House passes digital signature bill
January 31, 2000
By CNN Correspondent Rusty Dornin
SAN FRANCISCO (CNN) - Forget pen and paper. In the 21st century, signing your John Hancock could be a mouse-click away.
The U.S. House of Representatives has approved a bill that would allow U.S. consumers to electronically sign their name over the Internet.
"You're going to buy a mortgage, or a house, or an automobile; this would be valuable," said Rep. Tom Bliley (R-Va.).
In California, as of January 1, a mouse click is all that's needed to electronically sign numerous documents, excluding wills and trusts.
Consumer groups in the state have fought to keep paper in the picture under the new law, requiring companies to follow up foreclosures and other important correspondence with paper copies. The national version of the bill, however, doesn't require a paper trail.
"The legal obligation is fulfilled when they e-mail it to you," said Gail Hillebrand of the U.S. Consumers Union. "But they do not have to have proof that you received it, and they don't have to have proof that you opened it or it got to you in some form."
E-commerce advocates claim the same risks apply with paper copies.
"You sign a paper thing and it gets lost in the mail. Those things rarely happen, but they can happen and then you have to go back and start over," Rep. Bliley said.
For Colin Lynch's property management business, getting rid of the paper pile-up will be a welcome boost.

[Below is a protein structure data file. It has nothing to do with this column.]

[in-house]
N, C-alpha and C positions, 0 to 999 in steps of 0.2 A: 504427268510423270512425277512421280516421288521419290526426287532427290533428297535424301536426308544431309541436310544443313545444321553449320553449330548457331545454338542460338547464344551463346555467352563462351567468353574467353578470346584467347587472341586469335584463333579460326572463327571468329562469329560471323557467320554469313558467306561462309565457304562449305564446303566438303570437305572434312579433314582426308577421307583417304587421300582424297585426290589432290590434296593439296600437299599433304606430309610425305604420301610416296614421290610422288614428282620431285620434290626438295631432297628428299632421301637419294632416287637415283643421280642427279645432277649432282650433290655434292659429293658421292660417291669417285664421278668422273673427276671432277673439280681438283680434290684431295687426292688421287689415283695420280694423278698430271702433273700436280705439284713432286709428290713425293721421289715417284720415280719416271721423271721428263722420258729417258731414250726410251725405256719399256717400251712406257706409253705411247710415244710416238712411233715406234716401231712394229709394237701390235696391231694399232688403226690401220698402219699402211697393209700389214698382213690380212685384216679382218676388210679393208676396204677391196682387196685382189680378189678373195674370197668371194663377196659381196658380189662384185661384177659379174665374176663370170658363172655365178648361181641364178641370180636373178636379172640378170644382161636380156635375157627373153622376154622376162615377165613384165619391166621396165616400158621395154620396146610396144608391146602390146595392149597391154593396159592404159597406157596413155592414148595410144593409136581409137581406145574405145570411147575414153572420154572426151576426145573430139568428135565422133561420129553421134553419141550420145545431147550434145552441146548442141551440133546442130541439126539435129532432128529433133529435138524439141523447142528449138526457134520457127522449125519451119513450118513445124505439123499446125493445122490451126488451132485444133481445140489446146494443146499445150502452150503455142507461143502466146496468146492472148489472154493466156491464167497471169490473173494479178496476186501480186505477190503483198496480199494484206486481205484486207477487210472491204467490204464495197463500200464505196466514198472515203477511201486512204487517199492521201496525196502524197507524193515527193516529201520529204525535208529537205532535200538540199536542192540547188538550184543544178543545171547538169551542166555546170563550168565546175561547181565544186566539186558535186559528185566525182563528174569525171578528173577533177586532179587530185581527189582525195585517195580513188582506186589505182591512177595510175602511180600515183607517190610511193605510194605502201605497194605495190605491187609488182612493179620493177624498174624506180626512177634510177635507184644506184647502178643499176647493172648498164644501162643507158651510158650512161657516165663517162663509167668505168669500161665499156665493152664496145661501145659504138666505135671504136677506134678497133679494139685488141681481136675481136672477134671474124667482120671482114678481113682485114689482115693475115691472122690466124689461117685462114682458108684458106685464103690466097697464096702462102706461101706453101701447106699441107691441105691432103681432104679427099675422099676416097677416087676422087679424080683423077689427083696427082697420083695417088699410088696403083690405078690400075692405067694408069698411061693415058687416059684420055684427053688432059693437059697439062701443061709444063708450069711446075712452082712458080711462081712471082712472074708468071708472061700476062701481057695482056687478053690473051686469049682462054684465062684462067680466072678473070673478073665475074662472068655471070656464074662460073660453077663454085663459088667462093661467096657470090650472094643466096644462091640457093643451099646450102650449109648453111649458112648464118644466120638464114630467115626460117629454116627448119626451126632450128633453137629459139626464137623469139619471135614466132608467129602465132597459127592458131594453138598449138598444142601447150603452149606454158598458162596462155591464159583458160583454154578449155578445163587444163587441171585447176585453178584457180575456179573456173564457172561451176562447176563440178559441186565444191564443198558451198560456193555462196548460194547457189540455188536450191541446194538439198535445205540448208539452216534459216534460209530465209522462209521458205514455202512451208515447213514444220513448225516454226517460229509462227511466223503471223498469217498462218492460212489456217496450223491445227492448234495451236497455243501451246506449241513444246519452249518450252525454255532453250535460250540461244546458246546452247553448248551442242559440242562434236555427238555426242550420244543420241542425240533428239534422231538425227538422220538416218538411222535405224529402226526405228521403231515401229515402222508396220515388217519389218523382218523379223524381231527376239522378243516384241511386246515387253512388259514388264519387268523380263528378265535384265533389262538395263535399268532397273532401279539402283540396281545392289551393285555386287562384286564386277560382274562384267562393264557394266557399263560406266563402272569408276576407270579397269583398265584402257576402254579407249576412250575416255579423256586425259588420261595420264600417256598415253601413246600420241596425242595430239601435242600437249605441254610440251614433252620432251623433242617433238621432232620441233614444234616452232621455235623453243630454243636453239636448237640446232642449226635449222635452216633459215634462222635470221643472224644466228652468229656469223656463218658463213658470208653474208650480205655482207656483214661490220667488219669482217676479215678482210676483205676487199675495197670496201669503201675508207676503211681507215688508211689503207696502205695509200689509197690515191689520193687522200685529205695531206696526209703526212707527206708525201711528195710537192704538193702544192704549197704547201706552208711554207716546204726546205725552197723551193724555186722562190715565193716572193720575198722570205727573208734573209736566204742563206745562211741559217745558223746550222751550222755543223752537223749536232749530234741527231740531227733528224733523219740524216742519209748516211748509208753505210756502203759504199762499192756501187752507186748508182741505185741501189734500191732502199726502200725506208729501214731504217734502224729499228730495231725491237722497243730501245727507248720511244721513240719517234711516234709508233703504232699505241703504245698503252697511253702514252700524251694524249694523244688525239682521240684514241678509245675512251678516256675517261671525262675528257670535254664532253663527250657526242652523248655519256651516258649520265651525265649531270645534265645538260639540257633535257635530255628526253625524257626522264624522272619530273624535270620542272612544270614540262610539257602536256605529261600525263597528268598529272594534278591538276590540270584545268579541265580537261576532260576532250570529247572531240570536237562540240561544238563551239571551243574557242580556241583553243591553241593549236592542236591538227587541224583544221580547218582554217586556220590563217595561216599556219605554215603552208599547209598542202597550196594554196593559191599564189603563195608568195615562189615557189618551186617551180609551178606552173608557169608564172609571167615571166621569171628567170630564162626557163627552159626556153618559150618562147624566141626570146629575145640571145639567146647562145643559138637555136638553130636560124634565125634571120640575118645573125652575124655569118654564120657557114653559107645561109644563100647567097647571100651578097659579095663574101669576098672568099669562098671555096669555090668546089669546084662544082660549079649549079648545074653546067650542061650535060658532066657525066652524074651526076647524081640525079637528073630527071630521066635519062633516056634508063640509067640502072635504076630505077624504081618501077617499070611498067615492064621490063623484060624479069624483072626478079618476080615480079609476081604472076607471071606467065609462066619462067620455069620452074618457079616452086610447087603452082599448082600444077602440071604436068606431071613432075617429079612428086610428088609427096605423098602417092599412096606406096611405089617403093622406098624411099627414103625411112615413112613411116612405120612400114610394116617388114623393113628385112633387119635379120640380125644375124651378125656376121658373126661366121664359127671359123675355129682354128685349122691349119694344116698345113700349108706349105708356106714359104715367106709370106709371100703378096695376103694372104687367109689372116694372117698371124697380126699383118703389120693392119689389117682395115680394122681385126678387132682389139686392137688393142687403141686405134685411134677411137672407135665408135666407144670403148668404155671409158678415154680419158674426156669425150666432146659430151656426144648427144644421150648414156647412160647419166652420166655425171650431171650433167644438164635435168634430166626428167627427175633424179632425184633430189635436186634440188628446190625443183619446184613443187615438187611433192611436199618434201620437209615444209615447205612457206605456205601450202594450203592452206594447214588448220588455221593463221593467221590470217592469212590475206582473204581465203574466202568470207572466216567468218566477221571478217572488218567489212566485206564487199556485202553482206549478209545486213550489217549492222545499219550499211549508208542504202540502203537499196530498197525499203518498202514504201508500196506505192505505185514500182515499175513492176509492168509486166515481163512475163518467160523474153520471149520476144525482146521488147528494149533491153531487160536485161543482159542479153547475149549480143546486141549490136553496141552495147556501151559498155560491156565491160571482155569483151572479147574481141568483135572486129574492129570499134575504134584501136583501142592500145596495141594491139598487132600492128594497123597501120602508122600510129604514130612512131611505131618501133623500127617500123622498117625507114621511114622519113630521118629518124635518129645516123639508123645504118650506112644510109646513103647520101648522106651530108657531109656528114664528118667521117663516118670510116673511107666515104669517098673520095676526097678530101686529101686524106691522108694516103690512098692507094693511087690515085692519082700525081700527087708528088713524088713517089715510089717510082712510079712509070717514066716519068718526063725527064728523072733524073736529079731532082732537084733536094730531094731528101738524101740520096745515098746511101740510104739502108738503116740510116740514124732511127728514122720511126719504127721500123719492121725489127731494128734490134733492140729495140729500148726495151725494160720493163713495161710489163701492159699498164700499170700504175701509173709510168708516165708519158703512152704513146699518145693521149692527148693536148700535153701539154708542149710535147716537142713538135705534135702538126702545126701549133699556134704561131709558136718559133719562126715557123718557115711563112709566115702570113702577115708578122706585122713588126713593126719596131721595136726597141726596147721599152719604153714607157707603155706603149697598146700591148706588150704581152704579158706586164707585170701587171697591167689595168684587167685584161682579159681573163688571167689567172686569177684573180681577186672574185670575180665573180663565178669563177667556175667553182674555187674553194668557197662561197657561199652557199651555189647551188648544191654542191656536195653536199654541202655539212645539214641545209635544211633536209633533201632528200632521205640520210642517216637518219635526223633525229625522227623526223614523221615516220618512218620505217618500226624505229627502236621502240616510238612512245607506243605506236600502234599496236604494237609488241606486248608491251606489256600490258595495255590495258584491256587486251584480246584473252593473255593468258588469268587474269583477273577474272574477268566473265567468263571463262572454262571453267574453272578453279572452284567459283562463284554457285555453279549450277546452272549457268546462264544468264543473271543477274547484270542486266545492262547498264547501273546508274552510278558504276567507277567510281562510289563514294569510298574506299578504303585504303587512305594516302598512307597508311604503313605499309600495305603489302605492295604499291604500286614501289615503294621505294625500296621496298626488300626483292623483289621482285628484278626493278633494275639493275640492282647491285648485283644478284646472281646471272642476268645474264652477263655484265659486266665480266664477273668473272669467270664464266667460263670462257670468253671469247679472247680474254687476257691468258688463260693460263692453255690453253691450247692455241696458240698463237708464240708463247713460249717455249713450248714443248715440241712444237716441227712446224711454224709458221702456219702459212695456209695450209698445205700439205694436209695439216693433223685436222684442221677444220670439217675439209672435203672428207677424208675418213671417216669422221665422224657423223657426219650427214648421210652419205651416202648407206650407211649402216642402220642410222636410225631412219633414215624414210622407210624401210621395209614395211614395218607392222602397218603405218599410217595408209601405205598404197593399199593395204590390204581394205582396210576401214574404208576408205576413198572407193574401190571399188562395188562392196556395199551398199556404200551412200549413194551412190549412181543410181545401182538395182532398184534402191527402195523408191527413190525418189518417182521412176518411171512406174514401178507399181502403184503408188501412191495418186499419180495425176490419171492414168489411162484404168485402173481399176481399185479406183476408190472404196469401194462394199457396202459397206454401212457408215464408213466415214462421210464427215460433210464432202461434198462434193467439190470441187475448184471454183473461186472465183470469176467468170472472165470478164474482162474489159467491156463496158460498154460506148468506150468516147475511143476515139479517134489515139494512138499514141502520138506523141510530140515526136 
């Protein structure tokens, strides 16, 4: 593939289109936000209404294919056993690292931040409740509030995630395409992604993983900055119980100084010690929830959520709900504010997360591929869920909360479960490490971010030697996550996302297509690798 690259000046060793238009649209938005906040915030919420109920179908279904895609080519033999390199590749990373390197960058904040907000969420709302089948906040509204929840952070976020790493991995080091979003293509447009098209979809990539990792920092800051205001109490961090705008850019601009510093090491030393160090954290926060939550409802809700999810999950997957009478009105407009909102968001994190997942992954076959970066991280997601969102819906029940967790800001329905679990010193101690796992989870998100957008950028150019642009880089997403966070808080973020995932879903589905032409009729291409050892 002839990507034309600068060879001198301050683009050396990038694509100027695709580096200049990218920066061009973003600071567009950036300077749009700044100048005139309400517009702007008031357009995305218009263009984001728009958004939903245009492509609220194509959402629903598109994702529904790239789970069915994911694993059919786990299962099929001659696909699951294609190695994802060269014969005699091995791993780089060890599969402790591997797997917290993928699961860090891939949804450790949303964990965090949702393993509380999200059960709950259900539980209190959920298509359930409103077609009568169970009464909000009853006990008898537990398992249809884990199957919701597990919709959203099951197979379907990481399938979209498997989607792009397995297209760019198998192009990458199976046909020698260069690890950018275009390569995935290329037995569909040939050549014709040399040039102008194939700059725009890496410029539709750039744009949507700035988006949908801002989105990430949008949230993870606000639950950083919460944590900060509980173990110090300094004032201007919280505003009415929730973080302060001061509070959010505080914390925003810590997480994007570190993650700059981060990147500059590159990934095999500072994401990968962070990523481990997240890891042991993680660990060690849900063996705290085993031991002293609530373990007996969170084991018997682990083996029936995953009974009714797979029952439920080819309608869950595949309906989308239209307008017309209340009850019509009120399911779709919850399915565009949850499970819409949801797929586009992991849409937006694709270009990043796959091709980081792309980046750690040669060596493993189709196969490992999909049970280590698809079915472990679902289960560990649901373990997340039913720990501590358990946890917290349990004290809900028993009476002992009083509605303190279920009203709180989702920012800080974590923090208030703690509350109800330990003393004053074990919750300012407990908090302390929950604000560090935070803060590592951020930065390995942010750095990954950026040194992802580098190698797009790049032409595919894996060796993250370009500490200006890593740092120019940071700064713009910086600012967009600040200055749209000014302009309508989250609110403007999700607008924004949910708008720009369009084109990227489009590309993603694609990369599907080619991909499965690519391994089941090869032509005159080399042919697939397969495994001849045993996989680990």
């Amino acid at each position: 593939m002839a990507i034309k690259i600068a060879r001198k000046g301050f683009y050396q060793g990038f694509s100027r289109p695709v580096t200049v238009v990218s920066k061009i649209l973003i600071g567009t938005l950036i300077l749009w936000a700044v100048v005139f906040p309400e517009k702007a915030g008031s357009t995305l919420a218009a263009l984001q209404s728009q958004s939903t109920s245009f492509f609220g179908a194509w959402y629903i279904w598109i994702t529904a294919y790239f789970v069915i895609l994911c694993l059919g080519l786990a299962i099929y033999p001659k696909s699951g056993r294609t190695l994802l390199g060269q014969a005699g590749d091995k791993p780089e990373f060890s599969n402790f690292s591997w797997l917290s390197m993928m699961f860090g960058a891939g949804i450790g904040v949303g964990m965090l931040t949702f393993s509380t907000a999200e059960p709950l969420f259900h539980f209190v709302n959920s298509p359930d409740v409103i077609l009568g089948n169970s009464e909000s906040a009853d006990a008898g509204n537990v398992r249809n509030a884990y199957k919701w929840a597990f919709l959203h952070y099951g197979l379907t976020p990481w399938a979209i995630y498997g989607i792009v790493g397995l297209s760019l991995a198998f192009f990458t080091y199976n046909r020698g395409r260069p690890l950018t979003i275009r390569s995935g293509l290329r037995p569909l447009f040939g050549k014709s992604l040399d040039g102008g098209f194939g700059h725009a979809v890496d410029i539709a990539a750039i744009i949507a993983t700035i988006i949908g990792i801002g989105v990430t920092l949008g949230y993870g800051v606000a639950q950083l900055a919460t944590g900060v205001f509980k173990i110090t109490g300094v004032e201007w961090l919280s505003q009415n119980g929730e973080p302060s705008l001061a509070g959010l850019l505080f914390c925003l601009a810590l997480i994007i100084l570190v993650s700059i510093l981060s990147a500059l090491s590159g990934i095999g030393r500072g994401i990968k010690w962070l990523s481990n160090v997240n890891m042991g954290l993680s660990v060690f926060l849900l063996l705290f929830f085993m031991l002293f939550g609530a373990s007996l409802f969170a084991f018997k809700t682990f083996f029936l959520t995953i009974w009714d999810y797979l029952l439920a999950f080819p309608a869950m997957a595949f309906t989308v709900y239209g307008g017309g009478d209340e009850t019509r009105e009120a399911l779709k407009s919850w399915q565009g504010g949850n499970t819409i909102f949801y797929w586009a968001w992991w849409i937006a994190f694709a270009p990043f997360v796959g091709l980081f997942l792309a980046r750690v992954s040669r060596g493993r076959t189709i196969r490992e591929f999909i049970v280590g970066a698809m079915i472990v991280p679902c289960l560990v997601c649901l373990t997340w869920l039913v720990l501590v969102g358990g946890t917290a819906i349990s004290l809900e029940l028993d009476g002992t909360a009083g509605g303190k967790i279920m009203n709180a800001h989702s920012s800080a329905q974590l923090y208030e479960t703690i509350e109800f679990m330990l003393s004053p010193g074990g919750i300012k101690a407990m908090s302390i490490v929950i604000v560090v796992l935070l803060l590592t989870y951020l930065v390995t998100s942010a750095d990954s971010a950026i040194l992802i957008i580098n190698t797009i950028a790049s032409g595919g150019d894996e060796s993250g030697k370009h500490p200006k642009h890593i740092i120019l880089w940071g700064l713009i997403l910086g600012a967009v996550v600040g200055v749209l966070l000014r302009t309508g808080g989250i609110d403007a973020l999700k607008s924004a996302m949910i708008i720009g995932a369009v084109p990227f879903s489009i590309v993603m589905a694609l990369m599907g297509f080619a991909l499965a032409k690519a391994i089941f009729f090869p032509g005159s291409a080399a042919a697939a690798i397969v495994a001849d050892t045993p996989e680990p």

"We're going to have applications right through the lease all along the Web and people will be able to log on and give them their signature," Lynch said.
At E-Coverage, you can sign for car insurance online. The company will then send you a paper policy as backup, but the company says that may change as more people get comfortable with e-commerce.
"Over time that may not become necessary," said Scott Kauffman, spokesman for E-Coverage. "The comfort level with receiving your e-mail getting the transaction back and forth obviates the need for that process."
Congress will hammer out the final version over the next few months, and signing on the dotted line may soon become a thing of the past.
House rejects measure for electronic signatures
|Back to the top||
© 2001 Cable News Network. All Rights Reserved.|
Terms under which this service is provided to you.
Read our privacy guidelines.